Statement On Assassination Of Martin Luther King Jr Indianapolis Indiana April 4 1968
Senator Robert F. Kennedy
I have bad news for you, for all of our fellow citizens, and people who love peace all over the world, and that is that Martin Luther King was shot and killed tonight.
In this difficult day, in this difficult time for the United States, it is perhaps well to ask what kind of a nation we are and what direction we want to move in. For those of you who are black–considering the evidence there evidently is that there were white people who were responsible–you can be filled with bitterness, with hatred, and a desire for revenge. We can move in that direction as a country, in great polarization–black people amongst black, white people amongst white, filled with hatred toward one another.
Or we can make an effort, as Martin Luther King did, to understand and to comprehend, and to replace that violence, that stain of bloodshed that has spread across our land, with an effort to understand with compassion and love.
For those of you who are black and are tempted to be filled with hatred and distrust at the injustice of such an act, against all white people, I can only say that I feel in my own heart the same kind of feeling. I had a member of my family killed, but he was killed by a white man. But we have to make an effort in the United States, we have to make an effort to understand, to go beyond these rather difficult times.
Let us dedicate ourselves to that, and say a prayer for our country and for our people.
Don’t Miss: How Can I Learn Sign Language
Dr Martin Luther King Jr August 28 1963 Lincoln Memorial In Washington Dc
I am happy to join with you today in what will go down inhistory as the greatest demonstration for freedom in the historyof our nation.
Five score years ago a great American in whose symbolic shadowwe stand today signed the Emancipation Proclamation. Thismomentous decree came as a great beckoning light of hope tomillions of Negro slaves who had been seared in the flames ofwithering injustice. It came as a joyous daybreak to end the longnight of their captivity.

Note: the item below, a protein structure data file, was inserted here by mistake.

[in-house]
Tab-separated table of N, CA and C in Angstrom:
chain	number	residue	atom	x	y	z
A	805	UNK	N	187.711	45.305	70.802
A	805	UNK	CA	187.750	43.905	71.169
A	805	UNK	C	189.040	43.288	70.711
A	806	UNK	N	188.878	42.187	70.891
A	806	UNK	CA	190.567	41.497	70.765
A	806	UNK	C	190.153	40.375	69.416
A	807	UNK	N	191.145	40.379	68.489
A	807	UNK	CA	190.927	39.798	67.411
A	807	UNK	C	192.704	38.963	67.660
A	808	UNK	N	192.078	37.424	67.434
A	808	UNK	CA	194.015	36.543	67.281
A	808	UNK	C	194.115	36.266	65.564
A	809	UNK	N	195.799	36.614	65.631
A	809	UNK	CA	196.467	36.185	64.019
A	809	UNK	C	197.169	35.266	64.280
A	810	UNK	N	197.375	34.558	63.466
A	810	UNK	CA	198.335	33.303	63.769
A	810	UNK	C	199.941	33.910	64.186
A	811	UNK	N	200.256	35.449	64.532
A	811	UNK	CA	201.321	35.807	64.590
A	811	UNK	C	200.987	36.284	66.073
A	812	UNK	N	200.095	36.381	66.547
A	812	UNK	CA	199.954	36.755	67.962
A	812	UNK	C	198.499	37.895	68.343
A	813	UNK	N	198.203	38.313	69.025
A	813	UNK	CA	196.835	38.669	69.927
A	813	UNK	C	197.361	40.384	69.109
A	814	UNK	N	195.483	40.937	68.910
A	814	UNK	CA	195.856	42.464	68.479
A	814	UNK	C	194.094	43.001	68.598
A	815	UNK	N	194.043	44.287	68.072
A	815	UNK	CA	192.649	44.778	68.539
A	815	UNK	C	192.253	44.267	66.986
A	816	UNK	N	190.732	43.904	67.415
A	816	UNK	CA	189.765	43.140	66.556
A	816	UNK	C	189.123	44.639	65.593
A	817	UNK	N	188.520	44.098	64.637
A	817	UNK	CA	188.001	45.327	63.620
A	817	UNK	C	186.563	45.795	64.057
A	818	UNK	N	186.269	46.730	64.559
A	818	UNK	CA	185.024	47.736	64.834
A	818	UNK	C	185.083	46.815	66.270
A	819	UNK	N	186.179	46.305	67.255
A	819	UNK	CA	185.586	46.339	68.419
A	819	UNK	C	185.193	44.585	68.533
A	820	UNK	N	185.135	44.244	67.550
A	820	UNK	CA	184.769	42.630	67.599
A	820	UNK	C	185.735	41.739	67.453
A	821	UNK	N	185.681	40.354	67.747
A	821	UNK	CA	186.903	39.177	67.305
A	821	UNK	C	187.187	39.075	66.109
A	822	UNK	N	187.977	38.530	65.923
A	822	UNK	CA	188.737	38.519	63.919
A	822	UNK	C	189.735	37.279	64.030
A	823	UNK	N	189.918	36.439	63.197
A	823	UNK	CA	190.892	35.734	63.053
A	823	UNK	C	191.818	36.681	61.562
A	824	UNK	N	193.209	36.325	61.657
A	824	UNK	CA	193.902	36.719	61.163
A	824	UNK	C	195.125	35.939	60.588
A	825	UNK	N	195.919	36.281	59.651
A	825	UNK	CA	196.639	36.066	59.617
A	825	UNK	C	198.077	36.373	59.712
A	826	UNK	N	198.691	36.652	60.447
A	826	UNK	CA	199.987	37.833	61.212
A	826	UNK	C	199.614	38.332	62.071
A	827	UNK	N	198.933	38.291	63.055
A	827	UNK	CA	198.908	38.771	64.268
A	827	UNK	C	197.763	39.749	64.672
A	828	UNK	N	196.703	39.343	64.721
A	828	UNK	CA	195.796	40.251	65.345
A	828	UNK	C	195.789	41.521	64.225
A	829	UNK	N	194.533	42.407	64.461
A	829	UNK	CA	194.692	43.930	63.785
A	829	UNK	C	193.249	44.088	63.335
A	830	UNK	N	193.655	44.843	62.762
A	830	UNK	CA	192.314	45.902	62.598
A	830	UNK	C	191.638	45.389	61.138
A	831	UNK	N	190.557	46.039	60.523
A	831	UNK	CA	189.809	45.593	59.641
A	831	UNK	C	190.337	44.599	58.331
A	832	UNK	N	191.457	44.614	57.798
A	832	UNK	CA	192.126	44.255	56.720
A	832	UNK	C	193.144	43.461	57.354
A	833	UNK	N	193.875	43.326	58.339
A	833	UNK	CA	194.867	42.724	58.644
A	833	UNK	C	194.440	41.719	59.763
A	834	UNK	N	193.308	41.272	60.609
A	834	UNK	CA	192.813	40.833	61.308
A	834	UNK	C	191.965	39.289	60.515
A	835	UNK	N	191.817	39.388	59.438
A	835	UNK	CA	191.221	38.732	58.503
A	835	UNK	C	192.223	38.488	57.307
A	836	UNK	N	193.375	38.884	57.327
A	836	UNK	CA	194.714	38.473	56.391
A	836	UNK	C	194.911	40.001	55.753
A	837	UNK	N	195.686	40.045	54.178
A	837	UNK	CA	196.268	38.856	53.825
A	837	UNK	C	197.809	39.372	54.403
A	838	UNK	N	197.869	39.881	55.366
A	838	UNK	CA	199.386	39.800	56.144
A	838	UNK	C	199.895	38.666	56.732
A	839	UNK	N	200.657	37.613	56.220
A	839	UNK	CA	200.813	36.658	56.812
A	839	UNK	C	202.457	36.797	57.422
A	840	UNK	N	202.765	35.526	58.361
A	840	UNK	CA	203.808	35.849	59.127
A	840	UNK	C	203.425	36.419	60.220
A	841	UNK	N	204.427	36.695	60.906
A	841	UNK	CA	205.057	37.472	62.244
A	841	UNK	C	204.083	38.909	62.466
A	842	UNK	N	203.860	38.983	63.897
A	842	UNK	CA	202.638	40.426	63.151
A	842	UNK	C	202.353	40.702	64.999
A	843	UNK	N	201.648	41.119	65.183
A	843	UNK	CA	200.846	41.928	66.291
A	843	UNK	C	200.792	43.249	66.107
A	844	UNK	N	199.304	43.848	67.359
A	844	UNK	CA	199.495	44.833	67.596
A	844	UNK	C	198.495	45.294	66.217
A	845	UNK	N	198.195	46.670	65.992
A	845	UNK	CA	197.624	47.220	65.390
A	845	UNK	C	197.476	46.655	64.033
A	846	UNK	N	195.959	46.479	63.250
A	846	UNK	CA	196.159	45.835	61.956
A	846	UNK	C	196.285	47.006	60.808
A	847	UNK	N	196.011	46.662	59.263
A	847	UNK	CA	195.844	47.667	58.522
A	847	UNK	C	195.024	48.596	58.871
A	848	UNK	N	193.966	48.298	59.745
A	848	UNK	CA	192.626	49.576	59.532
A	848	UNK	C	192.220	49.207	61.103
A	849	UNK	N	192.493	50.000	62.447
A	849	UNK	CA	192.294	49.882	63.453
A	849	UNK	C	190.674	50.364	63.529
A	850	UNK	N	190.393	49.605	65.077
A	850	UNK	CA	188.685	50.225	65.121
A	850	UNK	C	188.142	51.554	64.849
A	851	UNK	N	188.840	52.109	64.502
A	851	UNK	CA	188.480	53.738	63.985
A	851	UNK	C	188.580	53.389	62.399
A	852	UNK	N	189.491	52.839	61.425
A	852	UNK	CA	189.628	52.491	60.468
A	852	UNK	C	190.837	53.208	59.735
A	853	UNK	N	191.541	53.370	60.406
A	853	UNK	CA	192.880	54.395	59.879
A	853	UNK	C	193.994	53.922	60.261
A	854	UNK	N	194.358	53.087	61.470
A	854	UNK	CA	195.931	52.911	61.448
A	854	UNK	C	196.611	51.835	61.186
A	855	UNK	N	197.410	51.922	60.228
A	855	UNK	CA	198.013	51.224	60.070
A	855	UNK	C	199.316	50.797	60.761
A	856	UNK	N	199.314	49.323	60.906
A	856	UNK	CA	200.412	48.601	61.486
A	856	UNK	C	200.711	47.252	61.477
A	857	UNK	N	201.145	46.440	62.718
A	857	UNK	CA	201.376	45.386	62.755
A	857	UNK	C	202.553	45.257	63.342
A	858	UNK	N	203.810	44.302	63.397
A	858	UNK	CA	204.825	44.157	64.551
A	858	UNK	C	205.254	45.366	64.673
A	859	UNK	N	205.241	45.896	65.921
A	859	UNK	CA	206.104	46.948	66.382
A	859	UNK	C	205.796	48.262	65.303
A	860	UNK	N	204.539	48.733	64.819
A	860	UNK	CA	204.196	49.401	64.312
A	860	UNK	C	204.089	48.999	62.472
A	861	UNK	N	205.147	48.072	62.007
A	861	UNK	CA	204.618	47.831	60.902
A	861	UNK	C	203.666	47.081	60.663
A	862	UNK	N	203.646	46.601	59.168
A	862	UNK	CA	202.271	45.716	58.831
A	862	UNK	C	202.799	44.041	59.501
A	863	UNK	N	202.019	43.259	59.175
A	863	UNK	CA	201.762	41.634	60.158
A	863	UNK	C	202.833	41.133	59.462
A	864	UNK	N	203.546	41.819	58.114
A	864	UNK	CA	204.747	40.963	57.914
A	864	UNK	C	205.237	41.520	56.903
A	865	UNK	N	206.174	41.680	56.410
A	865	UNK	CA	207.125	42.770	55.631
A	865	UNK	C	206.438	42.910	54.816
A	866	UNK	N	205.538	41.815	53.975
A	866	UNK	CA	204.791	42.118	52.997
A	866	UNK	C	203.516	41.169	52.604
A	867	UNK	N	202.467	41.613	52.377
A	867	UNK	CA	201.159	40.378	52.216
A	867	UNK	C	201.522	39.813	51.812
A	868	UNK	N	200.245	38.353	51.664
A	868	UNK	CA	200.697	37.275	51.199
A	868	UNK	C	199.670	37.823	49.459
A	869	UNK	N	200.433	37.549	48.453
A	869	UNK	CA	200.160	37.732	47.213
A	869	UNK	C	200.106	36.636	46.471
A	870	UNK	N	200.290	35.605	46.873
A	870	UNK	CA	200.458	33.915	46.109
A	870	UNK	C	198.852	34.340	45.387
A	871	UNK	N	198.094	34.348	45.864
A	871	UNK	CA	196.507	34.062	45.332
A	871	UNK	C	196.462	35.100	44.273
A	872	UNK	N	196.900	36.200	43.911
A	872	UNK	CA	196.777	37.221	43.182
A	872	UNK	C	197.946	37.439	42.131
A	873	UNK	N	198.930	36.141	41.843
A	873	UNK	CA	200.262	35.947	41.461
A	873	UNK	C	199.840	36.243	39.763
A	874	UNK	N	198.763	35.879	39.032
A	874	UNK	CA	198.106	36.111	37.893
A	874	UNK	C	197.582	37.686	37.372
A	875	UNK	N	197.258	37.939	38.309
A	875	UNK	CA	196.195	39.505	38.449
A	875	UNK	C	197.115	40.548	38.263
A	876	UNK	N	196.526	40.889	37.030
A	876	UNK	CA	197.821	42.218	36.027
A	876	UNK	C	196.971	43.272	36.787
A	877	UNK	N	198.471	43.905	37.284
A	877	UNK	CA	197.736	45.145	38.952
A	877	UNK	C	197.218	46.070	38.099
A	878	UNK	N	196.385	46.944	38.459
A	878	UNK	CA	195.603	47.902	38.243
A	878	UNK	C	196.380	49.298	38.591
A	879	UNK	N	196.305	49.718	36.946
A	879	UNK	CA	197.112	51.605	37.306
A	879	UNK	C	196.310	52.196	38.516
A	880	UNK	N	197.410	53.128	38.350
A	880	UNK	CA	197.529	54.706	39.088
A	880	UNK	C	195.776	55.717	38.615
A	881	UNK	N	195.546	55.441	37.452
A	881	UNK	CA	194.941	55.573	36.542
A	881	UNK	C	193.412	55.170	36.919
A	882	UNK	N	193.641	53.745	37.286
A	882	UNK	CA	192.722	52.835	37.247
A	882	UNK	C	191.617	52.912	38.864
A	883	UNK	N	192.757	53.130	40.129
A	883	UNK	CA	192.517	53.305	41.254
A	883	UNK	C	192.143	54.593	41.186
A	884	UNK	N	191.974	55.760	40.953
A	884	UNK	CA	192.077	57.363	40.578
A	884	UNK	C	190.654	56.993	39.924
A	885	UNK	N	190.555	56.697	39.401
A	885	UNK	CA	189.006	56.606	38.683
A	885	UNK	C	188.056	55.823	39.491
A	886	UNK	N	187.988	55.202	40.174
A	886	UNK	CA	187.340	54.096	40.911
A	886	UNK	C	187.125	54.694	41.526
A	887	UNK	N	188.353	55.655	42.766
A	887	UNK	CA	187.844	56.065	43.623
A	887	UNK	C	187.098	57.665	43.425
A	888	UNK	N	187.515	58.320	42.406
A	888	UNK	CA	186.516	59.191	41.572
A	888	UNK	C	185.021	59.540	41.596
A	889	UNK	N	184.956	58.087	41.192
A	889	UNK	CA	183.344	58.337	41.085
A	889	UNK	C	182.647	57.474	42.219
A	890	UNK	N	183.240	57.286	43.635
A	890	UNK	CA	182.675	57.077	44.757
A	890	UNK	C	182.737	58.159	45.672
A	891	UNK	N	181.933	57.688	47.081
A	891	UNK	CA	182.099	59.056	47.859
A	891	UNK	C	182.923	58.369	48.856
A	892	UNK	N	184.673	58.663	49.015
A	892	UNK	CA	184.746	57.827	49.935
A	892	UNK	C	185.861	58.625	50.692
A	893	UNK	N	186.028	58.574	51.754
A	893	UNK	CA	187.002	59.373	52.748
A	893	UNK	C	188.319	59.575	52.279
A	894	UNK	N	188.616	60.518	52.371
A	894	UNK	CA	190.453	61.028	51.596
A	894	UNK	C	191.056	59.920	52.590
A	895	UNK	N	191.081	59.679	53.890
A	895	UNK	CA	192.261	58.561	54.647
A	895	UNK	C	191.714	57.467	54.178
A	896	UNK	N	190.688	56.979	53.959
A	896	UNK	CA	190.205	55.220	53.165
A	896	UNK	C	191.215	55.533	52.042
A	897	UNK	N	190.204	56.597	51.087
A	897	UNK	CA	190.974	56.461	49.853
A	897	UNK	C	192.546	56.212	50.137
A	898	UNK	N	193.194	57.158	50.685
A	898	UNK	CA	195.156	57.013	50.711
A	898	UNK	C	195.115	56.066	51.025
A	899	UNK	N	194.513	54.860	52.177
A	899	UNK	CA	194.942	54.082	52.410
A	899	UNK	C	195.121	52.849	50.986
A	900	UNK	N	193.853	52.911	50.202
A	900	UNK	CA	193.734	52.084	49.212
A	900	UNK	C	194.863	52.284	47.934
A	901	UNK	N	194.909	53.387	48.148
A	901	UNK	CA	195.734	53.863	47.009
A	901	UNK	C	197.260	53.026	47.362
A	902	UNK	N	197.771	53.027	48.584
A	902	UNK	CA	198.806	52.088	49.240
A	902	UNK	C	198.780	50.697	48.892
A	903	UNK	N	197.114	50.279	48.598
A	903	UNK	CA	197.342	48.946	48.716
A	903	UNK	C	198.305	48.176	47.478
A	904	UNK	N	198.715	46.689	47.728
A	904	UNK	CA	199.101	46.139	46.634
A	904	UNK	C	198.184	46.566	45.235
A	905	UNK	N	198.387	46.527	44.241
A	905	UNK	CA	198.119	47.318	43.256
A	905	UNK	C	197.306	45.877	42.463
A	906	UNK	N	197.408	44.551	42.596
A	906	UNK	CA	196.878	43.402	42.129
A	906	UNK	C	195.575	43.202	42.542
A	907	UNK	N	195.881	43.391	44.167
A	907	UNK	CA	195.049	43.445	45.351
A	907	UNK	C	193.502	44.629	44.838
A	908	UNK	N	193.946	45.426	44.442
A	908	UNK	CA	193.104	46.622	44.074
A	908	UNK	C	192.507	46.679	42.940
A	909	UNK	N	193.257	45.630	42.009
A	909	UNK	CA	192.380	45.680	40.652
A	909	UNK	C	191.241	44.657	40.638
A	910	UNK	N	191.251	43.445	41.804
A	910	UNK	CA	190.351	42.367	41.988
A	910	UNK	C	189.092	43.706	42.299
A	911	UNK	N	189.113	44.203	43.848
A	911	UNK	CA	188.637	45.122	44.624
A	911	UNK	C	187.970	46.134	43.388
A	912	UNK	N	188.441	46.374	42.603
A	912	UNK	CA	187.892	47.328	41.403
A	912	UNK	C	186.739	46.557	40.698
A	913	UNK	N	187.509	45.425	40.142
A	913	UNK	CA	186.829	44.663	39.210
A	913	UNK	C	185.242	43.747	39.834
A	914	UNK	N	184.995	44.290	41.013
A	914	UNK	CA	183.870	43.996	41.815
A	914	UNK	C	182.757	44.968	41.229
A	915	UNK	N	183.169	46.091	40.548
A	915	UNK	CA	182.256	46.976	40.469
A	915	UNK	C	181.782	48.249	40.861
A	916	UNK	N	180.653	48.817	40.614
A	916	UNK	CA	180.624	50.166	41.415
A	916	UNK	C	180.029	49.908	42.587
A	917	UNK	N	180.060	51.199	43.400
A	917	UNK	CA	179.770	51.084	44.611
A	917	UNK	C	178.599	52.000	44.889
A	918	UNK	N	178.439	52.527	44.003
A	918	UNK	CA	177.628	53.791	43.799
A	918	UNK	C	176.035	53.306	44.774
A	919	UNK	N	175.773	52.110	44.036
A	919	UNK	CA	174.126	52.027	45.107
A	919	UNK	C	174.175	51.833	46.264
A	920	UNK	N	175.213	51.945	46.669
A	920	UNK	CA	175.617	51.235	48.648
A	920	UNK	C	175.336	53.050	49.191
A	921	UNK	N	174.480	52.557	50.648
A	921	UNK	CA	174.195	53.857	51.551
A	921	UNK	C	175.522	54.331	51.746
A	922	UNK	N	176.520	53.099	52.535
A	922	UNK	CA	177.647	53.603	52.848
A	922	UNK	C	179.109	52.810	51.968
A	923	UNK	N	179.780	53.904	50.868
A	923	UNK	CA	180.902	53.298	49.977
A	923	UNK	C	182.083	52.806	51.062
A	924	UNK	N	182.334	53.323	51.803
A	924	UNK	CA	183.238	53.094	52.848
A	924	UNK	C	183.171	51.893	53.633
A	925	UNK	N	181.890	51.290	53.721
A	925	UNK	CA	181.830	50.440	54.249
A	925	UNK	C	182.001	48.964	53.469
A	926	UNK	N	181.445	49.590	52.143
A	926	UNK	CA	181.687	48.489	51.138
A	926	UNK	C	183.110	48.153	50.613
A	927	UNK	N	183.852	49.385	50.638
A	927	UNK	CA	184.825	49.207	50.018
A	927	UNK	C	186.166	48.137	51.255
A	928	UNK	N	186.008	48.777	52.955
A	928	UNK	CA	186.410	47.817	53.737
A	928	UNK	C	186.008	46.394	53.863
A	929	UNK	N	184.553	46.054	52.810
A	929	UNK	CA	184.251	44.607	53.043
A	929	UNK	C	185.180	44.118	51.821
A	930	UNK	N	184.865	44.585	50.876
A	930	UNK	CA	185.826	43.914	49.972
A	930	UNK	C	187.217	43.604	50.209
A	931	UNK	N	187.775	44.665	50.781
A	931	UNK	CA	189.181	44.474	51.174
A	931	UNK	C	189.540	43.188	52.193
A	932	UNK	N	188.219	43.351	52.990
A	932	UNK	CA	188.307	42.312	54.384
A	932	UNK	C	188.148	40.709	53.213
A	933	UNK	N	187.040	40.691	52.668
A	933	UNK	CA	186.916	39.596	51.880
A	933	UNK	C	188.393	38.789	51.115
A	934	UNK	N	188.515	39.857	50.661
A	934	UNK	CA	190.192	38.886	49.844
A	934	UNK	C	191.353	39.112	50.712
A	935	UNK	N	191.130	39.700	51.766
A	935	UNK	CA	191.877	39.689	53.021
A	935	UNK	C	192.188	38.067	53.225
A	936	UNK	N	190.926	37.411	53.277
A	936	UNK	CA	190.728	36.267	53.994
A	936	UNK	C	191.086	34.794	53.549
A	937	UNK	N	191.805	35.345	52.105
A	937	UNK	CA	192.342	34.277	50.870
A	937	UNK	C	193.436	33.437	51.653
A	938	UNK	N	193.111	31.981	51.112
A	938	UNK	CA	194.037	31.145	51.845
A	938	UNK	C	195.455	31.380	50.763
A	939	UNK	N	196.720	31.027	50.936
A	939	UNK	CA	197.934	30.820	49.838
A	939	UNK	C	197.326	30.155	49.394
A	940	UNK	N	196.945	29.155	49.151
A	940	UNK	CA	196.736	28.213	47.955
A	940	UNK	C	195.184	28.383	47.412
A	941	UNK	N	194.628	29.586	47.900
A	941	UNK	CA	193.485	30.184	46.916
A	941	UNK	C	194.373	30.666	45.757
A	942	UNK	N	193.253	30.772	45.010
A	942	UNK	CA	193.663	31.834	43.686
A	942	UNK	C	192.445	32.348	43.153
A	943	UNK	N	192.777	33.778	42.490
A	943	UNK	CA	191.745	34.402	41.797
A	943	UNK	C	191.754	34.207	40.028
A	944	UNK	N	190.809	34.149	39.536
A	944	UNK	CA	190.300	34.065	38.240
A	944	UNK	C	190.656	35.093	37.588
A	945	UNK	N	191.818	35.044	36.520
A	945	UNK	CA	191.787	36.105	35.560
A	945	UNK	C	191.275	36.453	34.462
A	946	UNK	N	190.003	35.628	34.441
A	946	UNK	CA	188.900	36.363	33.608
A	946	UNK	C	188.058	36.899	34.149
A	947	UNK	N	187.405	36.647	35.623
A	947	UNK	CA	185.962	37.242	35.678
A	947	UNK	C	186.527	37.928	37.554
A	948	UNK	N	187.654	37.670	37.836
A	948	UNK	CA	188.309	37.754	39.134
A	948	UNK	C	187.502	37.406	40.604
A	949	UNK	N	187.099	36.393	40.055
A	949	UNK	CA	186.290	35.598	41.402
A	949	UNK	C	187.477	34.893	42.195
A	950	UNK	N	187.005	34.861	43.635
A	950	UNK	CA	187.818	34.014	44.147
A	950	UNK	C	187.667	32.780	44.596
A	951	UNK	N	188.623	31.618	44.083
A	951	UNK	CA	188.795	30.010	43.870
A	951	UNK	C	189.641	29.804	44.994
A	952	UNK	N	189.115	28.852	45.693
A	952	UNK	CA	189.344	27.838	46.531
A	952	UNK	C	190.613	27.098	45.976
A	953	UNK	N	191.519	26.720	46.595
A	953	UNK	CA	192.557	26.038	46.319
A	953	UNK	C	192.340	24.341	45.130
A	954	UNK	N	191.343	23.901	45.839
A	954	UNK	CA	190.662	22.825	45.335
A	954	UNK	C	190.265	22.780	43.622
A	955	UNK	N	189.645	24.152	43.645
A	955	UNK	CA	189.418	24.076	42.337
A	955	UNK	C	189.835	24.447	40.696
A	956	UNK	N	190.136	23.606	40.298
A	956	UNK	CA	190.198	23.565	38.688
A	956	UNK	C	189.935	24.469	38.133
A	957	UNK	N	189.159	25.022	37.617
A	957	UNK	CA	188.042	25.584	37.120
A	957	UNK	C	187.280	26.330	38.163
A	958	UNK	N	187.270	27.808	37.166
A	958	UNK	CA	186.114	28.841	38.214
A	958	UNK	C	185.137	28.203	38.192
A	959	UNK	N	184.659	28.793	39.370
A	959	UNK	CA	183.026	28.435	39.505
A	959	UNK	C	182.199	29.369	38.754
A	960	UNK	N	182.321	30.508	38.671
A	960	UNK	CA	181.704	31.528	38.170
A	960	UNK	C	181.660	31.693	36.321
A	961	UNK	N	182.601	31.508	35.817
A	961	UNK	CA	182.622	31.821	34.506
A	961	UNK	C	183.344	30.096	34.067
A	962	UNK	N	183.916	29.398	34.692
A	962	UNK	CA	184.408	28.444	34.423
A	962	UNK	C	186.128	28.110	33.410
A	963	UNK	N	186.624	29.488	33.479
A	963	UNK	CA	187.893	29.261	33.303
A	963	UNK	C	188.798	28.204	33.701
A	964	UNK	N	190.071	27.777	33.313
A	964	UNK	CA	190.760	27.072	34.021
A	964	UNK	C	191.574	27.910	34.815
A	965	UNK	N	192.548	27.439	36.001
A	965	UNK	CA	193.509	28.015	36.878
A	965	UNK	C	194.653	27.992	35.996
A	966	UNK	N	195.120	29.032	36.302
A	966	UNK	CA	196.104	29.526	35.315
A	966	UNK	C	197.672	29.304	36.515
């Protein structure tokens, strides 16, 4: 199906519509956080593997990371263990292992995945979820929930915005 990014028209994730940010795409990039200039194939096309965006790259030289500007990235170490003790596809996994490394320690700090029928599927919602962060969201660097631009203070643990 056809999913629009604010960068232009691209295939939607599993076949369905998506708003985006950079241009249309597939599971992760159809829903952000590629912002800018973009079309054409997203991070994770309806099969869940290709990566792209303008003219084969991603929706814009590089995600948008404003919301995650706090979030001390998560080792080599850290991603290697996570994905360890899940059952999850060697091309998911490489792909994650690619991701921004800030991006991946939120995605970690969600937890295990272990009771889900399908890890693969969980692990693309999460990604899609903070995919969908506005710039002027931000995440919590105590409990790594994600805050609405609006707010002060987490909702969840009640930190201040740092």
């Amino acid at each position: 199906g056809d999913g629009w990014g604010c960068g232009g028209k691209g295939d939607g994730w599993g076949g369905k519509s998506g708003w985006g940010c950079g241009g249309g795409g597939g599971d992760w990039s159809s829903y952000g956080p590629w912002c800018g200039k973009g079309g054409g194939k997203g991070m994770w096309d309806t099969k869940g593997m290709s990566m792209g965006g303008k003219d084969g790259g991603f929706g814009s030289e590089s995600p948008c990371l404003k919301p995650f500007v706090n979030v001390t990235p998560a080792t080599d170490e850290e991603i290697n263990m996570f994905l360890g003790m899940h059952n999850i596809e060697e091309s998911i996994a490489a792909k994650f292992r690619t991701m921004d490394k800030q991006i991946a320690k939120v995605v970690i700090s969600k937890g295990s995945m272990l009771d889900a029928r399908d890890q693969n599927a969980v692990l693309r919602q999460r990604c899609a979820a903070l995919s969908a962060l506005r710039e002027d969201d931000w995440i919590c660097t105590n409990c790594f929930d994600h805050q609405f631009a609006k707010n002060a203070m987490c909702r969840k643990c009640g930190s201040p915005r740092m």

But one hundred years later the Negro is still not free. Onehundred years later the life of the Negro is still sadly crippledby the manacles of segregation and the chains of discrimination.
One hundred years later the Negro lives on a lonely island ofpoverty in the midst of a vast ocean of material prosperity.
One hundred years later the Negro is still languishing in thecomers of American society and finds himself in exile in his ownland.
We all have come to this hallowed spot to remind America ofthe fierce urgency of now. Now is the time to rise from the darkand desolate valley of segregation to the sunlit path of racialjustice. Now is the time to change racial injustice to the solidrock of brotherhood. Now is the time to make justice ring out forall of God’s children.
There will be neither rest nor tranquility in America untilthe Negro is granted citizenship rights.
So even though we face the difficulties of today and tomorrowI still have a dream. It is a dream deeply rooted in the Americandream.